Mutation In A Common Enzyme Causes Alzheimer's Disease, Finds Study

According to the study, a mutation in the enzyme known as MARK4 could be the reason behind Alzheimer's disease

Of all neurogenerative diseases, Alzheimer's disease is one of the worst. It leads to the onset of dementia—an irreversible decline in memory, thinking and ability to perform simple everyday tasks—in around 60 to 70 percent of patients. Sadly, its causes continue to remain poorly understood. However, a new study has discovered that a specific mutation in a common enzyme could be the cause of the disease.

According to scientists from Tokyo Metropolitan University, a mutation in the enzyme known as MARK4 changes the properties of tau—a protein found in neurons—and increases their likeliness of aggregating and becoming insoluble. These clumps in the brain lead to the death of brain cells and lead to Alzheimer's disease.

"Here, we report that MARK4 increases the abundance of highly phosphorylated, insoluble tau species, and exacerbates neurodegeneration," wrote the authors in the study published in the Journal of Biological Chemistry.

Crucial Role Protein Clumping In Alzheimer's

human brain

Alzheimer's disease is a progressive and irreversible neurological disorder. The debilitating condition is believed to be caused when twisted clusters of tau proteins accumulate within brain cells. These viscous masses lead to the death of neurons, which in turn causes impairment of motor and memory functions.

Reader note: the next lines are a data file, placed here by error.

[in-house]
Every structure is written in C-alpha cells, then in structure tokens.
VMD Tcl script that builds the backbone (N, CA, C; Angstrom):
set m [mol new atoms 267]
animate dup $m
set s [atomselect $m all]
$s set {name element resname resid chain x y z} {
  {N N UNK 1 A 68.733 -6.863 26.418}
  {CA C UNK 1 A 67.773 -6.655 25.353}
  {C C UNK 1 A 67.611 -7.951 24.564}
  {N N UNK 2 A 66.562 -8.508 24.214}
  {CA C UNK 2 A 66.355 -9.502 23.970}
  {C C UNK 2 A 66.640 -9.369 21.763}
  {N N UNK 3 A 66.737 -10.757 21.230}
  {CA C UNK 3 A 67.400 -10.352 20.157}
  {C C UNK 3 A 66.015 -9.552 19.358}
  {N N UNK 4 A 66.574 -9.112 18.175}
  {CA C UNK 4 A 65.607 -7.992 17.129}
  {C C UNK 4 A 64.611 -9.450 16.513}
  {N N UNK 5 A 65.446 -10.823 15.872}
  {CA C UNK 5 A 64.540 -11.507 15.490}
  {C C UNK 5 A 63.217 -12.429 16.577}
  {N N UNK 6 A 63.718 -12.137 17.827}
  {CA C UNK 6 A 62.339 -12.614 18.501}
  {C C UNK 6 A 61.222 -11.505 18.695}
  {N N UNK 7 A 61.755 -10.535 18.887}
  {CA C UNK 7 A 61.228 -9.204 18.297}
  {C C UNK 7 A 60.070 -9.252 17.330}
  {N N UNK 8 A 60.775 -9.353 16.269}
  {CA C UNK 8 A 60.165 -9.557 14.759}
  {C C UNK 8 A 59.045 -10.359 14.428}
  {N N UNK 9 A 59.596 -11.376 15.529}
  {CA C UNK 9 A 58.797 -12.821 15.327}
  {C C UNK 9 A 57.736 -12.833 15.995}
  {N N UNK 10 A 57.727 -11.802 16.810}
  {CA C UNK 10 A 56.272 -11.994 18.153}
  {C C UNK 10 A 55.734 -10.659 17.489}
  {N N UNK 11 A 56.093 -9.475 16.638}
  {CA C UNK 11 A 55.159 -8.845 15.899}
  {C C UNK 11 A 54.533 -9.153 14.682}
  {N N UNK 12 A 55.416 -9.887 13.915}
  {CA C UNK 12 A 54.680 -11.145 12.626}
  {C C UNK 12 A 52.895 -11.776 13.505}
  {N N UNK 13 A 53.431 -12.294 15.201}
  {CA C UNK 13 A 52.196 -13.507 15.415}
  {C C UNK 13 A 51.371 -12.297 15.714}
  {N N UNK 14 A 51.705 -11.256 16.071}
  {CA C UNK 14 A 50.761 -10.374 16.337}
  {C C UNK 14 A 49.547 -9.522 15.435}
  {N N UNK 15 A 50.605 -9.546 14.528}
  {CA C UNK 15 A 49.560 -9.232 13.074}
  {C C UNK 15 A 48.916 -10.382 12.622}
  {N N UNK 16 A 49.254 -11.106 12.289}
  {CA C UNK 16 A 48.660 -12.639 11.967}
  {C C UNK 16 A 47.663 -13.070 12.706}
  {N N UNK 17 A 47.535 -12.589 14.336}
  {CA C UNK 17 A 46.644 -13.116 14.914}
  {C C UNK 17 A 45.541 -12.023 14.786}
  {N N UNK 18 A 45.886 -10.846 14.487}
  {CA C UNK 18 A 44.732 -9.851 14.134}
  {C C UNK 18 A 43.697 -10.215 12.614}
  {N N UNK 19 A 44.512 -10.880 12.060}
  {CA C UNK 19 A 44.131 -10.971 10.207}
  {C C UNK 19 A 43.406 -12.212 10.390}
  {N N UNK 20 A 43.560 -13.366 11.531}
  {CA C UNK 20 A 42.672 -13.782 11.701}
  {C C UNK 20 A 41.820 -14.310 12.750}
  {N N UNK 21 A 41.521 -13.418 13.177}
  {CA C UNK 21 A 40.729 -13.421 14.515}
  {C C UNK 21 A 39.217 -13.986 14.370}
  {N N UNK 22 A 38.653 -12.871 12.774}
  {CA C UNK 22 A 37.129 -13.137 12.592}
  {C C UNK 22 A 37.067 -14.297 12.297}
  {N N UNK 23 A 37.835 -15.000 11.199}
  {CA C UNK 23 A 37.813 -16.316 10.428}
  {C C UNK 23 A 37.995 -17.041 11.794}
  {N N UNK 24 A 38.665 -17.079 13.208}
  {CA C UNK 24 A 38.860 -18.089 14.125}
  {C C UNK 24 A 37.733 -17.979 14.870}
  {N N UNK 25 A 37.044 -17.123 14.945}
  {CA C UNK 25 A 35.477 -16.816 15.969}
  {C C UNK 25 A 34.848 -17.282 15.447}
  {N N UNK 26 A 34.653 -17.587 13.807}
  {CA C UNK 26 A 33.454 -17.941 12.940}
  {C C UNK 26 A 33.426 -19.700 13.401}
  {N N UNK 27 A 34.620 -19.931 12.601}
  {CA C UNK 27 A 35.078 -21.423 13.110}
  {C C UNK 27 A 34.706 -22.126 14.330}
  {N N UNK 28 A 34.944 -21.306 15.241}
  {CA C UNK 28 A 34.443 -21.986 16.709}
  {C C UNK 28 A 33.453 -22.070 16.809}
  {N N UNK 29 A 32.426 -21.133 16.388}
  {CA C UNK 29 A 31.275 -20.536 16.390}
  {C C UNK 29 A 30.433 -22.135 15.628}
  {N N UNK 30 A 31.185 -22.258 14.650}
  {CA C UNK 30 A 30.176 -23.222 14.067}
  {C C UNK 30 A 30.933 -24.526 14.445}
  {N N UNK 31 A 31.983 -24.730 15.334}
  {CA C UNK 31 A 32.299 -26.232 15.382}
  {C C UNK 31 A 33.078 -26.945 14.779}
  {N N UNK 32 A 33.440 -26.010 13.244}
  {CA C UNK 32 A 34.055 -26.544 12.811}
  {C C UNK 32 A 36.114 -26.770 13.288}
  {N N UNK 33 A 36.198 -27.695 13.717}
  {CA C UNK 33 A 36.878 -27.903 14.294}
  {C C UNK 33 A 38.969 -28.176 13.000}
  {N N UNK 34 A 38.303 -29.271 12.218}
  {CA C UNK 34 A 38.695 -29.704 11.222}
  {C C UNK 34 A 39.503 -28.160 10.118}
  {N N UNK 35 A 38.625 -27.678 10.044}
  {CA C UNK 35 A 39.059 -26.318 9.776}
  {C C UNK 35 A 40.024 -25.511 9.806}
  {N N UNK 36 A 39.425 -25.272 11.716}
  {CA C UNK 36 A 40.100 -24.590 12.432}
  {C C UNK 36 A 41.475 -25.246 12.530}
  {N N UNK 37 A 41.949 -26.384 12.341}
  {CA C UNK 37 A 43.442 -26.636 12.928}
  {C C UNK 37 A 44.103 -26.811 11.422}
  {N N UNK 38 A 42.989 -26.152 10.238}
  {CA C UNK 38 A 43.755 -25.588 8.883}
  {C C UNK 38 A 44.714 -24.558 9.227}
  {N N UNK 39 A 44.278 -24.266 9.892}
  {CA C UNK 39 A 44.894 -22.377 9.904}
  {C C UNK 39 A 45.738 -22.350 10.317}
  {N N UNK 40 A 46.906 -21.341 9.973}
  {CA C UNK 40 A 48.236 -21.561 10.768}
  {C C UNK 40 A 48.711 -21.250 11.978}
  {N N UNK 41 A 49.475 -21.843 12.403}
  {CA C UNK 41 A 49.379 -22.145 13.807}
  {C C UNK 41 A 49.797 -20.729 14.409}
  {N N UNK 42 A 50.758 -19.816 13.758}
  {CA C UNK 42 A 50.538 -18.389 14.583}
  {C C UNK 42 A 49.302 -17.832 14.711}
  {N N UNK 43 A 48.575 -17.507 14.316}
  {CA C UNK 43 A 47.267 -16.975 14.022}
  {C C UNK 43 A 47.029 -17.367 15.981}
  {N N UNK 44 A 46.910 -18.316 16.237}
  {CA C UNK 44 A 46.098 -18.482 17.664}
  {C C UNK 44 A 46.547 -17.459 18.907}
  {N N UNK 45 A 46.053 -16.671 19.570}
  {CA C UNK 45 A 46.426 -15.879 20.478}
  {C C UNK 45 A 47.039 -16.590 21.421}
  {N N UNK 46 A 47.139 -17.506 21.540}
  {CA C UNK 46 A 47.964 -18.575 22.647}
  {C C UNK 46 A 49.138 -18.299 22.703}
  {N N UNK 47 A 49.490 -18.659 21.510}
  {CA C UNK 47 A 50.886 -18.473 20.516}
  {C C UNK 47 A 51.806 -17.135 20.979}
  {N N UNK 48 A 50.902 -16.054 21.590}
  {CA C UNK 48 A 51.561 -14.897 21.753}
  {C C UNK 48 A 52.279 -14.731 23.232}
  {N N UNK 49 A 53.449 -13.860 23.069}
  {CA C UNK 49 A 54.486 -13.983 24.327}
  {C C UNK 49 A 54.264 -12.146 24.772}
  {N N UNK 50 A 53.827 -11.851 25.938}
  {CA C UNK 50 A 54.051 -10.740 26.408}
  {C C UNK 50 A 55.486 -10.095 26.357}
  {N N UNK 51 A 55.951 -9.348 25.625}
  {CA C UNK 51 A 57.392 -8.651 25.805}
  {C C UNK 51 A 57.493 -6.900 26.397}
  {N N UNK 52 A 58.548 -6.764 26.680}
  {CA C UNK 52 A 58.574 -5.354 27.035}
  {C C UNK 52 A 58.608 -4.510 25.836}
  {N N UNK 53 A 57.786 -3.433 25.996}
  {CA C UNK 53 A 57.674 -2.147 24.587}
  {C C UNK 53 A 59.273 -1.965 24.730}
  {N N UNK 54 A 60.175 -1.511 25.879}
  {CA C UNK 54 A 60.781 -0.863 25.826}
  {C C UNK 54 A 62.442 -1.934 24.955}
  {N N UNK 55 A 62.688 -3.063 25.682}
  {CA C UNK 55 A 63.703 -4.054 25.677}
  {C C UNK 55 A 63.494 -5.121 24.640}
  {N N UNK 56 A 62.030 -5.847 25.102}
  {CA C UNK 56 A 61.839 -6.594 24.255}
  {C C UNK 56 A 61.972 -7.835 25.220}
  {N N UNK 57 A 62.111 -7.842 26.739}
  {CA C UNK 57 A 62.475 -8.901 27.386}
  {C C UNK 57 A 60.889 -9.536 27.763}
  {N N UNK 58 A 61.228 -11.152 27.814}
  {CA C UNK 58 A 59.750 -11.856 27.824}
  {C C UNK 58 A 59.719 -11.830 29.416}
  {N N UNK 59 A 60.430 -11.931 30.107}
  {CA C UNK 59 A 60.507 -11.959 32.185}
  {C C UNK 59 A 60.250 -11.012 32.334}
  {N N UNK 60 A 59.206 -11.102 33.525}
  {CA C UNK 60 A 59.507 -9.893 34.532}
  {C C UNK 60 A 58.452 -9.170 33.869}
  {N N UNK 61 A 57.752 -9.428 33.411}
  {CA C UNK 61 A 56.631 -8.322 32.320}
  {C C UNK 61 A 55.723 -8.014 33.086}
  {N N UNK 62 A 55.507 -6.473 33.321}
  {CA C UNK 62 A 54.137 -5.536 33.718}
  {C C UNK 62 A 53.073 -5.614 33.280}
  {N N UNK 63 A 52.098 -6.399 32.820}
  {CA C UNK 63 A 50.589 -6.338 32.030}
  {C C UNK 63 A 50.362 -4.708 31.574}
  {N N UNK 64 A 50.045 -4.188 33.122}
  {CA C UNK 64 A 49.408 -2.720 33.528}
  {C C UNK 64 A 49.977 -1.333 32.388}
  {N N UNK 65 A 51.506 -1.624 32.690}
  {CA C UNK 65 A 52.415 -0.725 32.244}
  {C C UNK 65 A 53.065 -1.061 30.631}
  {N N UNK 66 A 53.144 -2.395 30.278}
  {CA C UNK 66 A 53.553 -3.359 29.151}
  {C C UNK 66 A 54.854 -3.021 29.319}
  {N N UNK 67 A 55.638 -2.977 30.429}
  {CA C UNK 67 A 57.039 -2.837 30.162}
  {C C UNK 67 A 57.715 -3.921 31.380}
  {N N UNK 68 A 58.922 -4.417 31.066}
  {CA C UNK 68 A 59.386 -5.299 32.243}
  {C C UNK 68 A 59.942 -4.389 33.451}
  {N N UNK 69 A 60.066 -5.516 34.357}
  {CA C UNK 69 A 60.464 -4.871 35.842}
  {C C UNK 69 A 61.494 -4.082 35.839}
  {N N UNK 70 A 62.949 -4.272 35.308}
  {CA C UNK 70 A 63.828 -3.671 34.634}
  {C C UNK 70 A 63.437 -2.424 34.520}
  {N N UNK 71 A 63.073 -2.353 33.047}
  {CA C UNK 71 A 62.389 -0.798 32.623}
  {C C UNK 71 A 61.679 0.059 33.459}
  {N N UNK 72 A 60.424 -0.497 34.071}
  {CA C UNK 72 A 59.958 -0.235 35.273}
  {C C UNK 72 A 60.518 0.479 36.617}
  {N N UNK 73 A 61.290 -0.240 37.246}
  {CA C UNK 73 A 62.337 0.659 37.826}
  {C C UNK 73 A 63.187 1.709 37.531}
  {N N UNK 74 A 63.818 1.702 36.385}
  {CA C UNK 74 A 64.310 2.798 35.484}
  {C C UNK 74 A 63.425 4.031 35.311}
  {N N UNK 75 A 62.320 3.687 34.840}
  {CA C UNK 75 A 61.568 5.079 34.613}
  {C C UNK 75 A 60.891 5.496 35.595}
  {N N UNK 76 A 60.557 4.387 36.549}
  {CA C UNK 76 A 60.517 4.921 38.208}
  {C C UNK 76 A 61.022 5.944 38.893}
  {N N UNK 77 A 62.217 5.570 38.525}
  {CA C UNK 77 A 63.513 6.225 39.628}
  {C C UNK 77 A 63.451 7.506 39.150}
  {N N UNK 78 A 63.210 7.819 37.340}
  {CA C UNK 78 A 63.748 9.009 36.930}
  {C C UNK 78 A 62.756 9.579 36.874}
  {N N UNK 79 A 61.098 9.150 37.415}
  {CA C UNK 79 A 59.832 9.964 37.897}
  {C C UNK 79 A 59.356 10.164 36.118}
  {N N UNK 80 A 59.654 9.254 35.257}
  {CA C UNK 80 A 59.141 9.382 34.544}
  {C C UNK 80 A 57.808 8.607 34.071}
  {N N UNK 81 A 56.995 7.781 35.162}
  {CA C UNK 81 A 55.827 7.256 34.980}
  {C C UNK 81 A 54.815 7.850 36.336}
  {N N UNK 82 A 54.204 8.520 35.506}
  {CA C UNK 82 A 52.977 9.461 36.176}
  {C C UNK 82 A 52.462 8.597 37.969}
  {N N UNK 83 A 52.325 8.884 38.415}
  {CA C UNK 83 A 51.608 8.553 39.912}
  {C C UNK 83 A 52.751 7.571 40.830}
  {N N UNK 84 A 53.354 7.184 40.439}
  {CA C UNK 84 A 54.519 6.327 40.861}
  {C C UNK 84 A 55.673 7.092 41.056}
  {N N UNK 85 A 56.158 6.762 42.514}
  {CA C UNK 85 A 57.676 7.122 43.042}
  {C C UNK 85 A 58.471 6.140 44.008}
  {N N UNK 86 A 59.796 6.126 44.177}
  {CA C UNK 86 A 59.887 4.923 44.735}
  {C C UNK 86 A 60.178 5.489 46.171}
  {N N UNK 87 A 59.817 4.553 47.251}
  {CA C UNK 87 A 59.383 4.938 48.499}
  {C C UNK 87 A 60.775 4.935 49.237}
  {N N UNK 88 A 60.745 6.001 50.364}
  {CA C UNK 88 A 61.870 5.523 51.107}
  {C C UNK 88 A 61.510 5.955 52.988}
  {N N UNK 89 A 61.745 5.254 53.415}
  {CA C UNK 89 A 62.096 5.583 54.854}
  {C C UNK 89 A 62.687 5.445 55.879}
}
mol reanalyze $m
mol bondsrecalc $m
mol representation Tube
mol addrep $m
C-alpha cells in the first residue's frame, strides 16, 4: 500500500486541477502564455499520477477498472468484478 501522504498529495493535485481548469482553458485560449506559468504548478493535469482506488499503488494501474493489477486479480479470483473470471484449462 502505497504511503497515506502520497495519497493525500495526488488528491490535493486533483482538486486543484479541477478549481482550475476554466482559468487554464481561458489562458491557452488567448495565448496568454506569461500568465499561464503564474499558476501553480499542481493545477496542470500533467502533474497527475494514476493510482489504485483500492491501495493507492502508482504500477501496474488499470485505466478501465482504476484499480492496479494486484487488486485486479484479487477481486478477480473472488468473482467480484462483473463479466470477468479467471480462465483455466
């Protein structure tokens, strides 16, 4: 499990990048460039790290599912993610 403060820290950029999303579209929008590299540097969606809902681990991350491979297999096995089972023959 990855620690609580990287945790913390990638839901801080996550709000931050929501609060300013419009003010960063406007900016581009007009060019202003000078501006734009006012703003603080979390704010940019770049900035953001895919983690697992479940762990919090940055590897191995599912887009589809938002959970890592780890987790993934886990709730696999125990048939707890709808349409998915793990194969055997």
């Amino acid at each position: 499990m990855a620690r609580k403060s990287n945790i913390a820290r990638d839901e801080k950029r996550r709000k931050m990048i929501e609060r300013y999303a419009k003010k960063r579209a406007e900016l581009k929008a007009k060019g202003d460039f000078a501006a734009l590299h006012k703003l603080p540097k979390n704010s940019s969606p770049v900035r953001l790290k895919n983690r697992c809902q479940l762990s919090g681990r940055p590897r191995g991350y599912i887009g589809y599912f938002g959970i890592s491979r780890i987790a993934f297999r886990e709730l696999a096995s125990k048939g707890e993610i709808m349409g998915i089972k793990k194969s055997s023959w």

Unfortunately, the reason behind the accumulation of tau clumps in the neurons of patients with Alzheimer's disease is not clearly understood. Therefore, any new knowledge about the mechanism and causes of the aggregation of these tau protein clumps can aid in the devising treatments and prevention of the disease.

Under normal conditions, tau proteins play a crucial role in the maintenance of the structure of neurons or the cytoskeleton. In order to keep the branches of the cytoskeleton, also known as microtubules, to be building and disintegrating constantly, the MARK4 (Microtubule Affinity Regulating Kinase 4) enzyme is said to help in the process. However, things go haywire when the gene that regulates the design for the production of MARK4 undergoes mutations.

Lethal Mutations In A Common Enzyme

The mutant MARK4 creates a form of tau which accumulates easily in brain cells, causing neurons to die Tokyo Metropolitan University

In order to find answers to the above-mentioned questions, Prof. Kanae Ando, lead author of the study, investigated the role of the MARK4 enzyme in the disease. His team introduced mutations artificially into transgenic Drosophila fruit flies—that can produce human tau proteins—and analyzed the changes in the proteins in vivo. The scientist made an interesting discovery. They found that the mutated form of MARK4 leads to changes within the tau protein, which leads to the creation of a diseased variation of tau.

Also, the 'bad' tau contains a surplus of certain chemicals that lead to its misfolding. It was also found that the bad taus aggregated with more ease and were not soluble in detergents any longer. This paved the way for the formation of the mangled clumps that lead to the degeneration of neurons.

MARK4 has been associated with a large number of diseases that involve the accumulation and clumping of several proteins. Therefore, the findings of the study may help in the development of new therapies for the treatment and prevention of a wide range of neurodegenerative disorders.